The clearest sign Matt Eberflus will be successful as Bears coach is his ability to adjust. It’s refreshing after Matt Nagy’s stubbornness.

Eberflus has shown plenty of flexibility with in-game tweaks throughout the season, but did his most impressive work during a 10-day break in October. He reworked his lineup, retooled the offense and redirected the trajectory of Justin Fields.

Now he needs to do it again.

As the Bears begin their bye week, it’s time to re-evaluate everything with an eye on what can be accomplished in the final four games. They are meaningless in the standings as the Bears sit 3-10, but they are purposeful in the big picture.

Any conversation about the future centers on Fields, and the bye lets him heal from his separated shoulder and re-evaluate his decision-making as a passer. It also enables Eberflus and offensive coordinator Luke Gaetsi to analyze how to best use him.

A major issue facing the Bears is how to maximize their running ability without overusing the field.

The Bears used tight end Cole Kemet on quarterback sneaks against the Dolphins, and ran two wildcat plays by running backs David Montgomery and Darinton Evans in their loss to the Packers.

Eberflus said, “We’re trying to take some hits from Justin in the future.” “Justin is going to take plays when he can of course, but we want to use him [important] conditions.

The bears won’t restrict Fields’ running, nor should they. It is important to his game. But they can be judicious about how often and when they expose him to drill.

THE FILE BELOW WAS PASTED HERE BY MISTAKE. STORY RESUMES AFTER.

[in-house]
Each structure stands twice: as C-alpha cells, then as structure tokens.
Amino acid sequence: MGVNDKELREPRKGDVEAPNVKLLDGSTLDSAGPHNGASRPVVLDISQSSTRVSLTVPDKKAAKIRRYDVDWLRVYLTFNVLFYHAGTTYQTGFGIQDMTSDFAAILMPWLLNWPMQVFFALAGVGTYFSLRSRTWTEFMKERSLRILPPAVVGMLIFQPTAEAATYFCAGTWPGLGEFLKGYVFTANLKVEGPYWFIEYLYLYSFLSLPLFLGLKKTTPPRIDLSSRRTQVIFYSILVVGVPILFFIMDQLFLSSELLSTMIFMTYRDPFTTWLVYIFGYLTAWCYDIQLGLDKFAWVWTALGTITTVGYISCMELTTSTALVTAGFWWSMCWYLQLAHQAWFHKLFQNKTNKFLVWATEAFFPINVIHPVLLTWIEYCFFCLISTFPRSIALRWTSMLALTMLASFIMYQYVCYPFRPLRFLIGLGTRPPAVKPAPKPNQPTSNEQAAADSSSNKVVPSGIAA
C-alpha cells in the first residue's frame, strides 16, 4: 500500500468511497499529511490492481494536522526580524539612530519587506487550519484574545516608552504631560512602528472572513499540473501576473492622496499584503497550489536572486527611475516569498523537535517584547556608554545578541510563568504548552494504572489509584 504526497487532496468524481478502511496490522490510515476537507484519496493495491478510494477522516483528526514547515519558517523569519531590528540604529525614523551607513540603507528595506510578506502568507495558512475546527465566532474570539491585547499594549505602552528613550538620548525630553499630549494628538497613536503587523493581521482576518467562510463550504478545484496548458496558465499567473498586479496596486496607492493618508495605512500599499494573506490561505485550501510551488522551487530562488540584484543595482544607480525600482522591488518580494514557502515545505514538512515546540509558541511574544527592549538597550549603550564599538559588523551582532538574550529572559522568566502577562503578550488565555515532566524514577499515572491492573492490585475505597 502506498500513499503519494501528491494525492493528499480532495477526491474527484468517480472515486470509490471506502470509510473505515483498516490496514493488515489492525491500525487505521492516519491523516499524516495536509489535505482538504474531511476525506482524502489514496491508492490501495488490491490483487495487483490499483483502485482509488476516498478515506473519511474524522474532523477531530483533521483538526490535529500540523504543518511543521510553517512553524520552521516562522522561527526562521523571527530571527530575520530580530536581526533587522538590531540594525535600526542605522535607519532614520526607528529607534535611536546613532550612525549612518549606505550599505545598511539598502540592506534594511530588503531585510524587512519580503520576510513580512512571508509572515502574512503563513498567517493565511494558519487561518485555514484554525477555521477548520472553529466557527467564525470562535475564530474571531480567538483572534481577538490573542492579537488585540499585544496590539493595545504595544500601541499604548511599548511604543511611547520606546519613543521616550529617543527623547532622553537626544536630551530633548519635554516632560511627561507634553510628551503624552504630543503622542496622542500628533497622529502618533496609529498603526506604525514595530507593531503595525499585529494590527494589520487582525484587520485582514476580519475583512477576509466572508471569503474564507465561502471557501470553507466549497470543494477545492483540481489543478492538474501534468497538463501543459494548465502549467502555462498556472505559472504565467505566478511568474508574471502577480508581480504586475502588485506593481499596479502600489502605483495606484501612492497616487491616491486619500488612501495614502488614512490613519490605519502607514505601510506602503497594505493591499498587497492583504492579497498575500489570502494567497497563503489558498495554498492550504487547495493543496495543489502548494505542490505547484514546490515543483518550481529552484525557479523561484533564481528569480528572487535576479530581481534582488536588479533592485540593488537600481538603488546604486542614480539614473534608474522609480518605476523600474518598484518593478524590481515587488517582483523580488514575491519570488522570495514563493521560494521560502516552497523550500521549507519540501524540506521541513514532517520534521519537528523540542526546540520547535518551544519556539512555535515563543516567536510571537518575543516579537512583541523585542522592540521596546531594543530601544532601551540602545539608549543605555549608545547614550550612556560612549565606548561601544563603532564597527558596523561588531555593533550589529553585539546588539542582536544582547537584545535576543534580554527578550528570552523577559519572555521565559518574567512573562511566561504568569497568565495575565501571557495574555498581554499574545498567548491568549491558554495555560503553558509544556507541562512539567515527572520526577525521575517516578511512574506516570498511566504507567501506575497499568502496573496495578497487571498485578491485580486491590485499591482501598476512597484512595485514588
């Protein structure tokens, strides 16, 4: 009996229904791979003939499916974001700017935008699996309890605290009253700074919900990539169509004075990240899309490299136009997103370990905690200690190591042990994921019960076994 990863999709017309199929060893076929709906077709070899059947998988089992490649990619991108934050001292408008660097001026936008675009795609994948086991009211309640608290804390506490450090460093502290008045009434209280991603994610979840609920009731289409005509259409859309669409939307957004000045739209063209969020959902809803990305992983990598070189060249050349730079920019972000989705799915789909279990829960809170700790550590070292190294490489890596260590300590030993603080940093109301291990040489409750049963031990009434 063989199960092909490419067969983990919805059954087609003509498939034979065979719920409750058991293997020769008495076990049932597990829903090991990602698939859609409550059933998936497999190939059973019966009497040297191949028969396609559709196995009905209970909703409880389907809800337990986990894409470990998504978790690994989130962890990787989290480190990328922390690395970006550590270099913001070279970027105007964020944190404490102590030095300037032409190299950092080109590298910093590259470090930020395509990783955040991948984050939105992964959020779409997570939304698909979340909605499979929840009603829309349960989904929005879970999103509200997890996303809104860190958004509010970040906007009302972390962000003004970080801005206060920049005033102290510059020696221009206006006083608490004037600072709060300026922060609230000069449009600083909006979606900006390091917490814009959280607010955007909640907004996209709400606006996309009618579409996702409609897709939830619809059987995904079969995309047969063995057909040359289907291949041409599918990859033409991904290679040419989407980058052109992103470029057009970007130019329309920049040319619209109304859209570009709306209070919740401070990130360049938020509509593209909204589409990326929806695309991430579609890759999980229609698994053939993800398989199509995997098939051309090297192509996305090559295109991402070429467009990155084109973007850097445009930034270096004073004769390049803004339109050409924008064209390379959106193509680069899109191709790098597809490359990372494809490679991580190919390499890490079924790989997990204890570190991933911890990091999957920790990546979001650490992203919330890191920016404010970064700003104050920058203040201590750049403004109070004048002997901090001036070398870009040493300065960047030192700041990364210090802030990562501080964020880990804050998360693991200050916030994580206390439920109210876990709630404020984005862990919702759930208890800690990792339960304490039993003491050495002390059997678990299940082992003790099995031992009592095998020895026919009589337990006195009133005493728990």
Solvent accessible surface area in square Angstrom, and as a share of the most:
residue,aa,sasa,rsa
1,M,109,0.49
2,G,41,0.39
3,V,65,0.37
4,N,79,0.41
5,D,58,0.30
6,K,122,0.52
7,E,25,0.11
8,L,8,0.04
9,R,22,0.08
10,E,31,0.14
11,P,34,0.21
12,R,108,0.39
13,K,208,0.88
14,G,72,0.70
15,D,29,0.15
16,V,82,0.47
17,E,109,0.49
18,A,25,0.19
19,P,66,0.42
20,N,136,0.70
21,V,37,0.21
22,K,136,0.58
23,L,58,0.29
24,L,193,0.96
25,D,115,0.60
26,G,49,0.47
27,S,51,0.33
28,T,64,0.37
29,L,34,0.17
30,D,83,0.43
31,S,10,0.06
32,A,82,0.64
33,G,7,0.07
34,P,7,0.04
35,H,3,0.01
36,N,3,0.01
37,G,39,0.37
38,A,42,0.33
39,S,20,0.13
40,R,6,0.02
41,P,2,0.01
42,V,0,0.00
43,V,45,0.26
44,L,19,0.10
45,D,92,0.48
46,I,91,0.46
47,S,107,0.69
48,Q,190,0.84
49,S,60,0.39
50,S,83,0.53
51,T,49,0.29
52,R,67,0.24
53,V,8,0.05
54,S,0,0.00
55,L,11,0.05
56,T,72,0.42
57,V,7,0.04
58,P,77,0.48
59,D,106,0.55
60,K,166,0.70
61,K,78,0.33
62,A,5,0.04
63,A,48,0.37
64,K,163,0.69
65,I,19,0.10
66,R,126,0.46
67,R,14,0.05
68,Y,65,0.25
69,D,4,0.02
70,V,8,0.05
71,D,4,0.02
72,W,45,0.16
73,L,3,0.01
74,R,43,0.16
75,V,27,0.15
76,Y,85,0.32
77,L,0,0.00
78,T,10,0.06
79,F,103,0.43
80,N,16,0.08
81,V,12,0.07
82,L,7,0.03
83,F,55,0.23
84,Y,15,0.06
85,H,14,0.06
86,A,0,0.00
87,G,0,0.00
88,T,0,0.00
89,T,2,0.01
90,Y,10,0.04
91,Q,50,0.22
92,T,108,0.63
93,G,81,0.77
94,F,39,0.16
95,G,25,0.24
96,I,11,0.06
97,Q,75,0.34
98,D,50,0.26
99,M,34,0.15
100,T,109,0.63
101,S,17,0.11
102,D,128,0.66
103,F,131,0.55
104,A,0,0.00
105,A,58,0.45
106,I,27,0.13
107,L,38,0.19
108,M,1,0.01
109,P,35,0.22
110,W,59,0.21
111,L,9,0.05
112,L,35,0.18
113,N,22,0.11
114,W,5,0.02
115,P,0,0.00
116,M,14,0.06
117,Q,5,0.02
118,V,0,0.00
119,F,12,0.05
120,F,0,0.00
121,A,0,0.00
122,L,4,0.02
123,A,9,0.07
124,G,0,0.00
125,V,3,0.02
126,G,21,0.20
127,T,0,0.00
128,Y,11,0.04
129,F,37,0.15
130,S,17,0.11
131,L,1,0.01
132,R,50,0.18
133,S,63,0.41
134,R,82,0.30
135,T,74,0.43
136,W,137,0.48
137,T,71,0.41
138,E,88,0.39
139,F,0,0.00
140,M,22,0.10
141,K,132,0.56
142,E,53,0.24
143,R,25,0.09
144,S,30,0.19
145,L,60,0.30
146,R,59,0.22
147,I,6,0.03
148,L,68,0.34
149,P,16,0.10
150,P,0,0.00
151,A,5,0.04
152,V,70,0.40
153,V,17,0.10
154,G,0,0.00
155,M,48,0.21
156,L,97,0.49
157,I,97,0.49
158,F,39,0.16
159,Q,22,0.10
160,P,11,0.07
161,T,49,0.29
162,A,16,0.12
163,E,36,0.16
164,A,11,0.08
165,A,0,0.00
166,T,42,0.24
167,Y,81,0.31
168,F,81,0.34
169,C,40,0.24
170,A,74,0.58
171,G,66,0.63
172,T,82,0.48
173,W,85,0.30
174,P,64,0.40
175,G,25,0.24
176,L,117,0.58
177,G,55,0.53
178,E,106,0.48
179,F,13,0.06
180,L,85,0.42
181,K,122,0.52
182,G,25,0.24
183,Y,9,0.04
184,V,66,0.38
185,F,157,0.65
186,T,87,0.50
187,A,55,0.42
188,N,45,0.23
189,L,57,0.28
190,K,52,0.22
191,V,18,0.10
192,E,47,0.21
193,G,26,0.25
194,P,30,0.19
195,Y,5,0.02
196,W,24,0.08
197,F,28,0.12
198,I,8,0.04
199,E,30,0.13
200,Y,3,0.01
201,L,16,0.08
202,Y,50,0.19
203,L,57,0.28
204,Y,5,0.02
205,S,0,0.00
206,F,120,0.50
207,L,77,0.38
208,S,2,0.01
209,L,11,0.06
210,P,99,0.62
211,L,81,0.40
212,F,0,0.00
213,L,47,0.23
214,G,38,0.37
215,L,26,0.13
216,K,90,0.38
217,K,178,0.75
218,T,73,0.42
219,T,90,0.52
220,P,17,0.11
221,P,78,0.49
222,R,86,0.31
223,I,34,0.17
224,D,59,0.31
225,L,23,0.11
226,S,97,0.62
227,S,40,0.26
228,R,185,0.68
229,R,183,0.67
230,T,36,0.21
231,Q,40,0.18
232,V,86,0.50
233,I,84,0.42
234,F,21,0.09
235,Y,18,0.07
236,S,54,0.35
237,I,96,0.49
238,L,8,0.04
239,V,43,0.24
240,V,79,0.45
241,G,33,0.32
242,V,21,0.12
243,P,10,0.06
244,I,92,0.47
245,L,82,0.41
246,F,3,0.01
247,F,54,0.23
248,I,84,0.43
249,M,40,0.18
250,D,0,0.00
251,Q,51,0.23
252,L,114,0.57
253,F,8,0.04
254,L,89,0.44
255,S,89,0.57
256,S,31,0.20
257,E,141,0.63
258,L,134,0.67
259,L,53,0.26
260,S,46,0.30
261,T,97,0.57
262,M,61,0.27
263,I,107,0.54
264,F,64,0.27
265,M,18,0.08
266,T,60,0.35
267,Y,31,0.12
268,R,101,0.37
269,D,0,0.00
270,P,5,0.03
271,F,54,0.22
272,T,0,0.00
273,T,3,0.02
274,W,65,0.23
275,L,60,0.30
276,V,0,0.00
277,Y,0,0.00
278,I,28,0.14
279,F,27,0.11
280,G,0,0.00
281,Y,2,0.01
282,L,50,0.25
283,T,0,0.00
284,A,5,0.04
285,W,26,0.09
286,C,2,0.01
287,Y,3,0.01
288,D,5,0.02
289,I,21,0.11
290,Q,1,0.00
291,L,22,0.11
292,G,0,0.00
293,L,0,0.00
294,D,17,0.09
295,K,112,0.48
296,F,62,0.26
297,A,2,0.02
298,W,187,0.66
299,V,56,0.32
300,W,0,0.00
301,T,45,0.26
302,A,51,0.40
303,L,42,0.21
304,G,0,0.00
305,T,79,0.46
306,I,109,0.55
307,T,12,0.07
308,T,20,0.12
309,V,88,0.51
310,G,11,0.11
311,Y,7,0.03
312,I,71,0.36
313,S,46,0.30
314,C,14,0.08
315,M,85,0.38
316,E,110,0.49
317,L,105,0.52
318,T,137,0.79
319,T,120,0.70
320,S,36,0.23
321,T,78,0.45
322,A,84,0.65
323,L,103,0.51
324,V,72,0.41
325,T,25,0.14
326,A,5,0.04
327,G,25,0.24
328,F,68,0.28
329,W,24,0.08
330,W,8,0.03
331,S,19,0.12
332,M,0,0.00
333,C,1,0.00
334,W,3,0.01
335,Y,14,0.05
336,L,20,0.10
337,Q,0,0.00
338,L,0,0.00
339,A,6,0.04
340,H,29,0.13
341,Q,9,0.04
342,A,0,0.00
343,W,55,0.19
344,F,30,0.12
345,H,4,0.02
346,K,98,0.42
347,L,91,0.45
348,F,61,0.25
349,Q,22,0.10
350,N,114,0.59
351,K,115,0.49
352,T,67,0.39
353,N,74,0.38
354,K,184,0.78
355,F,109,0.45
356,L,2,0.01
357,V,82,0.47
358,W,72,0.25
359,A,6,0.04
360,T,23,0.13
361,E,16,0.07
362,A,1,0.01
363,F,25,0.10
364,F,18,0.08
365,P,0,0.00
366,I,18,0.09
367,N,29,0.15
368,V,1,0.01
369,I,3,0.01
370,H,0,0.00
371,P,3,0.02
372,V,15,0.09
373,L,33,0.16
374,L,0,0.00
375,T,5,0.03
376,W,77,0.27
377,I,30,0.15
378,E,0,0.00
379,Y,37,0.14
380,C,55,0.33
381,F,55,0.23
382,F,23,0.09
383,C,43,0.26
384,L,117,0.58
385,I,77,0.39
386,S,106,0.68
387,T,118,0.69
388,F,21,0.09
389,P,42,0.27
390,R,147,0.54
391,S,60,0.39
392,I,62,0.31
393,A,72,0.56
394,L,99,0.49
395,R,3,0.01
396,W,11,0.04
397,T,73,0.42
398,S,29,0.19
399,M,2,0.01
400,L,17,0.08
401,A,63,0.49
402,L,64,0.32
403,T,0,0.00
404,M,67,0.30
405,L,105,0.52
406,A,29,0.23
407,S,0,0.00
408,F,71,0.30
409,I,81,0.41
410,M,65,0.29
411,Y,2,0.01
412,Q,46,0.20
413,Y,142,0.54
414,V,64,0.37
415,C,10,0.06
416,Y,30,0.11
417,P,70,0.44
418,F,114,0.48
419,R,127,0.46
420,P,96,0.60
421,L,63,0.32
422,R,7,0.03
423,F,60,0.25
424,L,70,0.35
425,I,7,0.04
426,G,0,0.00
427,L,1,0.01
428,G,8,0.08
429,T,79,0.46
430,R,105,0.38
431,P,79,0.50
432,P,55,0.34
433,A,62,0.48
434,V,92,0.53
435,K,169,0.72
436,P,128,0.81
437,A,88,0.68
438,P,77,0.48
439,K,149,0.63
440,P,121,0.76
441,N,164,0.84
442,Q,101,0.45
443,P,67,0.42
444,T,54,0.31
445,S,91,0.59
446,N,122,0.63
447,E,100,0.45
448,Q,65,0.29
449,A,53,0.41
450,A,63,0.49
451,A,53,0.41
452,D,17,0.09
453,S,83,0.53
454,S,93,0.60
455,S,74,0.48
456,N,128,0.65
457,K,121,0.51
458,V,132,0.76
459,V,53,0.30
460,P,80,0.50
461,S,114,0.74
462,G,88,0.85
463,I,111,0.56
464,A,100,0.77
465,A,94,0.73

Eberflus and Getsy should also take a close look at their wide receivers, especially newcomer Chase Claypool.

Claypool arrived in a trade in early November and has now played in five games. He averaged 2.4 catches for 22.2 yards (4.4 on target) while playing 46% of the snaps.

How is anyone okay with this?

Everyone expected a little more, a little sooner when the Bears gave up their second round pick – currently No. 34 overall – for them.

The Bears have shown zero urgency with Claypool, like it’s a project for next season. But he will seek a contract extension this coming season, and Fields needs receiver help right now.

Coming off the bye week, Claypool needs to fully integrate and get close to 10 goals per game. It’s important for this time and for the future, as Fields needs to build chemistry with him and make sure they have what it takes before the Bears commit to a big contract.

Beyond Claypool, the Bears should allocate snaps to the wide receivers most likely to help them in 2023.

Rookie Wallace Jones is at the top of that list, regardless of the Bears’ hesitation to rely on him on offense. He will learn best by getting involved in sports.

Speaking of wide receivers, did everyone see N’Keil Harry’s 49-yard catch in the fourth quarter? Wow. He is Exhibit A as to why he should play more. There’s a lot to like about the former first-round pick and his 6-foot-4, 225-pound frame, but the Bears didn’t give him a chance.

Center the passing game around Claypool, Harry and Jones and see what they can do.

On the offensive line, if the Bears are comfortable enough to play Alex Leatherwood in a rotation, they should be comfortable enough to keep him out for entire games.

He’s probably not as good as 11-year veteran Riley Reef now, but he could be eventually. Leatherwood was a first-round pick out of Alabama last year and is under contract through 2024. It makes sense to play over the reef.

Eberflus was noncommittal about such a move on Monday, but was pleased with how Leatherwood played and seemed amenable to making future-focused roster decisions.

It’s another example of his willingness to adapt, and the steps he takes after saying goodbye will tell.



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